Led by Stephan R. Krutzik of UCLA, a team of scientists that includes Barry R. Bloom, Dean of the Harvard School of Public Health, reported the work on May 8 in an advance online publication of Nature Medicine.
The researchers isolated immune cells in blood samples from healthy people and exposed the cells to a component of mycobacteria. The large white blood cells known as monocytes rapidly differentiated into the two distinct cell types, forming the body's emergency response to the detection of foreign bacteria. One category of defensive cells, macrophages, seek out and engulf the infectious bugs. The other group consists of dendritic, or "antigen-presenting" cells, which seize distinctive pieces of the enemy and use them to "educate" and stir up a second immune response, known as "adaptive" immunity.
Until now, laboratory dish experiments hadn't revealed that the instantaneous or "innate" immune reaction--discovered less than 10 years ago--is mounted by two differently-specialized cells. It had been thought that the initially responding cells were uniformly macrophages, equipped for the two roles. The innate response swings into action when invading microbes are detected by molecules called Toll-like receptors (TLRs) that stick out of the cell's outer membrane, serving as a trip-wire to raise the alarm. The TLRs spur the monocytes to differentiate into the two rapid response cell types.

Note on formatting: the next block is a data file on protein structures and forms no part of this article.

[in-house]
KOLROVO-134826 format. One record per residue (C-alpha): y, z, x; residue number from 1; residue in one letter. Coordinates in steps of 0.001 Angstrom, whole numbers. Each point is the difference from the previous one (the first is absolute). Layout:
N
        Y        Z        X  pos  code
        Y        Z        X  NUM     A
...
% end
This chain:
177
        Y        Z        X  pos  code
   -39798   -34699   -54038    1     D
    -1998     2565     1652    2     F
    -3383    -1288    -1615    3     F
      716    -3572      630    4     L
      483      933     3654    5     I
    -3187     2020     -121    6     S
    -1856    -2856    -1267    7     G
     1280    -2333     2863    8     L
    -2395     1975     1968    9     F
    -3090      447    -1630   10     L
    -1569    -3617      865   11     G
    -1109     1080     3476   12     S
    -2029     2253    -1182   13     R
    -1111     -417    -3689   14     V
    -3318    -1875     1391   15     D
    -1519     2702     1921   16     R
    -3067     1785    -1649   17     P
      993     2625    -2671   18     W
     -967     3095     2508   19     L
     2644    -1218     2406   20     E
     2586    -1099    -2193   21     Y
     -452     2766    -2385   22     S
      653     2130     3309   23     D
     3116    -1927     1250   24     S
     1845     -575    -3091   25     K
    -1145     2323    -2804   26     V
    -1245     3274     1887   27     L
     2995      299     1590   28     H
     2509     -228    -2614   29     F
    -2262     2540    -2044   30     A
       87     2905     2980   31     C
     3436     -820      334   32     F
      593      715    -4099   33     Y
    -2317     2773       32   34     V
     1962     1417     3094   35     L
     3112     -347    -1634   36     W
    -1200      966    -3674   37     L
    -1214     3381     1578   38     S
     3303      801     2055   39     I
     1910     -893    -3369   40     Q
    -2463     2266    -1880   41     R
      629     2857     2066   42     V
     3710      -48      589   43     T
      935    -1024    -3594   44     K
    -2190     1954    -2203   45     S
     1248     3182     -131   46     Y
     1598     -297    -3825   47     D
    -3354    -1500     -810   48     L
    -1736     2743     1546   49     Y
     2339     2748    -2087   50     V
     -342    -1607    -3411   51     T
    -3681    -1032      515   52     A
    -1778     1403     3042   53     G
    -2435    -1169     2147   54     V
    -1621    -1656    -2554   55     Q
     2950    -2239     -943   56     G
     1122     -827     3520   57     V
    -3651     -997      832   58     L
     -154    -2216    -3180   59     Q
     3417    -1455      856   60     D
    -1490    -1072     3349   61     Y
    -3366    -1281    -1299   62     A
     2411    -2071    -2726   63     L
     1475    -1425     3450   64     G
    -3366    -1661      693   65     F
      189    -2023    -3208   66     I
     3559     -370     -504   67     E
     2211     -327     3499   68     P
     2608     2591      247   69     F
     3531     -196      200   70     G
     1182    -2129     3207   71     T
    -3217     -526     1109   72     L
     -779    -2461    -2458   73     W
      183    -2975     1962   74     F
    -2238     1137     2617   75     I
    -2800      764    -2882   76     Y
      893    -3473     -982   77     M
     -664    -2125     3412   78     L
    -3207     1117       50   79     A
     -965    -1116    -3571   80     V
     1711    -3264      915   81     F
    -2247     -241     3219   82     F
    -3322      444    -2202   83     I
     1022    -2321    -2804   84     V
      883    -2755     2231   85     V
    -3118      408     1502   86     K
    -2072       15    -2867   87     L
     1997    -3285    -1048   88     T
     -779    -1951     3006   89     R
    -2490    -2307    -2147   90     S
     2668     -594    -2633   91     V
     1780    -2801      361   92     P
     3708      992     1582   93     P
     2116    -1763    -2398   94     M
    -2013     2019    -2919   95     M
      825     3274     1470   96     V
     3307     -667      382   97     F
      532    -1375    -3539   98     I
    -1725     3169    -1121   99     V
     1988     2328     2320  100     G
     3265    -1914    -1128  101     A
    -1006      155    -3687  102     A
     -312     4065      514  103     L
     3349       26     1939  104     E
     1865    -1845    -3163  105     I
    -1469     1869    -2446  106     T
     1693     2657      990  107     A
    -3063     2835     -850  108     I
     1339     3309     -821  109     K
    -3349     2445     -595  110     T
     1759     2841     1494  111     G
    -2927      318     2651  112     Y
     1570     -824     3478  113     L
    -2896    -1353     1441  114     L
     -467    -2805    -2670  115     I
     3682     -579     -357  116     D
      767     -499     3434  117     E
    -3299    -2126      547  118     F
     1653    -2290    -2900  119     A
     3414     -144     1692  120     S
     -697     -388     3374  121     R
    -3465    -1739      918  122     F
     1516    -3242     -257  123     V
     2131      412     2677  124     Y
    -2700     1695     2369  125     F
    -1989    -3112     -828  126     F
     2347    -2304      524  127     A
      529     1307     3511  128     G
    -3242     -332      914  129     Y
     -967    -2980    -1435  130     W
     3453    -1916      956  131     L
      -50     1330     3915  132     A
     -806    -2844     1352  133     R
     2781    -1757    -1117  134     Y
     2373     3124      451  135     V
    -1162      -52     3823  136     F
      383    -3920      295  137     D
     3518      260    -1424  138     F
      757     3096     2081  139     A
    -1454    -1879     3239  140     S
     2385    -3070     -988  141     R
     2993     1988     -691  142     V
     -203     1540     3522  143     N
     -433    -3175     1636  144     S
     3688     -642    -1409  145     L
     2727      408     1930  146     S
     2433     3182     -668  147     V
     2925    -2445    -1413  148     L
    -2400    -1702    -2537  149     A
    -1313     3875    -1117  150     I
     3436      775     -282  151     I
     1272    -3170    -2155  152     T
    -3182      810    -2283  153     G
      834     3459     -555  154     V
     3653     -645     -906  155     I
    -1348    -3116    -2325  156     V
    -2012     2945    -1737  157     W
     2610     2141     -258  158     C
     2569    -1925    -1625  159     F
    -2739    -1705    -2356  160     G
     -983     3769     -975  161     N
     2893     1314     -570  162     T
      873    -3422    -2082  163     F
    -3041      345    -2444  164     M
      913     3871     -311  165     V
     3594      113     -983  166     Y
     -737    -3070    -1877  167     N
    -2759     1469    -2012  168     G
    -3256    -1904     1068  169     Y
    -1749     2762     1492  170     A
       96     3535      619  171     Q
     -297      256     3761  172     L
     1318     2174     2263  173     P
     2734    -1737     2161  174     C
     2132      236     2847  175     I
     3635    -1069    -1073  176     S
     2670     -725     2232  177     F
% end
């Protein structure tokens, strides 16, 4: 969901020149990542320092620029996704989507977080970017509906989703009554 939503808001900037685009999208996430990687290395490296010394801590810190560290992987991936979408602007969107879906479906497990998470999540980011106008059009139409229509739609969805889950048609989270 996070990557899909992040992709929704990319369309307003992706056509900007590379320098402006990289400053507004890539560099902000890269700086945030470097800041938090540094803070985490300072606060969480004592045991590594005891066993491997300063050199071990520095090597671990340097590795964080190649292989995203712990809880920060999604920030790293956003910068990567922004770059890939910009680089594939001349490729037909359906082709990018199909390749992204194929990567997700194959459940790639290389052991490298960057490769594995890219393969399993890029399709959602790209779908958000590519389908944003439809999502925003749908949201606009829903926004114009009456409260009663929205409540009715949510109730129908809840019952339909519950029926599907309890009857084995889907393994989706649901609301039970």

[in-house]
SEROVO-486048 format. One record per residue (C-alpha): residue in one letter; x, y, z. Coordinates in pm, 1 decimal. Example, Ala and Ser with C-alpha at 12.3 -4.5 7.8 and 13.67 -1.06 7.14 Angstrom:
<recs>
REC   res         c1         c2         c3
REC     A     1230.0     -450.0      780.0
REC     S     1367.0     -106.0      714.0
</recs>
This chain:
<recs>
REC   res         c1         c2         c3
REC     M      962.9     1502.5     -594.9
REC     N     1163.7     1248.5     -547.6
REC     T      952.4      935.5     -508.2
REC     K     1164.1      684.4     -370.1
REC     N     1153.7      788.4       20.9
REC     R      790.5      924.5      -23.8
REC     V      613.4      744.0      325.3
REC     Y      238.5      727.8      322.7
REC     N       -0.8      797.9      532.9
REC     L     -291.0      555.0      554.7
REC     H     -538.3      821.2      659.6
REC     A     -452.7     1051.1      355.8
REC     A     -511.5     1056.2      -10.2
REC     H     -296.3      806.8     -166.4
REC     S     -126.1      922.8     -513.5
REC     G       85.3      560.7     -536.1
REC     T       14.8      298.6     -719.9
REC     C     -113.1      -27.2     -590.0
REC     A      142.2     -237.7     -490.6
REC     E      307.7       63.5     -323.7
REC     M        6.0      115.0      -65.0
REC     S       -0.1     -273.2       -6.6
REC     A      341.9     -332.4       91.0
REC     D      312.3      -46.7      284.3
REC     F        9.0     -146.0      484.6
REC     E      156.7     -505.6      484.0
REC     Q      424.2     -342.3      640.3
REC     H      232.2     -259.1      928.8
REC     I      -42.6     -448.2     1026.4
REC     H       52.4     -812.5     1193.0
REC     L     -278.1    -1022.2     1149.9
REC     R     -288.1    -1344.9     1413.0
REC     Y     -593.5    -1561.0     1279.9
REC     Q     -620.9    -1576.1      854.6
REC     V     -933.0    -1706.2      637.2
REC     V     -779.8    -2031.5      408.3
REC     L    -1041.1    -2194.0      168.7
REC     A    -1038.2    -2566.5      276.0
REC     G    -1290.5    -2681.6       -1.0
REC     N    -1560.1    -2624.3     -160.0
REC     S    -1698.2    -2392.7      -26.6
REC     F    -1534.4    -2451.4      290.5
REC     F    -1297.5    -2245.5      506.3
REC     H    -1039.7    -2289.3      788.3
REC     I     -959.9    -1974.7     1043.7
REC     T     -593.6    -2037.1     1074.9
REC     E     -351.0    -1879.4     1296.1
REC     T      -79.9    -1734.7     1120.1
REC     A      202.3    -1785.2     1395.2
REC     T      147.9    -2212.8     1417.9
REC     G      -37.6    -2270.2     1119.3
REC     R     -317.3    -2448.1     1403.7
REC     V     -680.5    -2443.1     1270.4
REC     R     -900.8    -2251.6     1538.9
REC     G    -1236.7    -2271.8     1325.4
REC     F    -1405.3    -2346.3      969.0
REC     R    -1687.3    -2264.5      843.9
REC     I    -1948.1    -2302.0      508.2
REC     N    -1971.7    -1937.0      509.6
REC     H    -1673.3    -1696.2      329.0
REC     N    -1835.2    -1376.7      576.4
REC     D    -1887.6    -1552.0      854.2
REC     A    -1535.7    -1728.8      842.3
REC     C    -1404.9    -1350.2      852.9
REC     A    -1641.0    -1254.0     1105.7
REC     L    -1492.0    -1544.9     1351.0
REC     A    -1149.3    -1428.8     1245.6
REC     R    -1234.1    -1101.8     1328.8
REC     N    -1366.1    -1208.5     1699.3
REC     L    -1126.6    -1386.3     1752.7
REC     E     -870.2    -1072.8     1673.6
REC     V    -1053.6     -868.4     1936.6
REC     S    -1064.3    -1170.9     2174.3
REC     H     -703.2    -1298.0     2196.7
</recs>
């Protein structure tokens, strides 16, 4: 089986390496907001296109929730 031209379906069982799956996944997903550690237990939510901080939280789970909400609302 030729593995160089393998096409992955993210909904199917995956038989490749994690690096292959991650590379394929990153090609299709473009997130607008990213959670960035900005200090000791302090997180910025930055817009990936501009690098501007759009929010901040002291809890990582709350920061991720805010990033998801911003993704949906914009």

Why this matters became strikingly clear when the scientists studied different forms of lep
Contact: Christina Roache
Harvard School of Public Health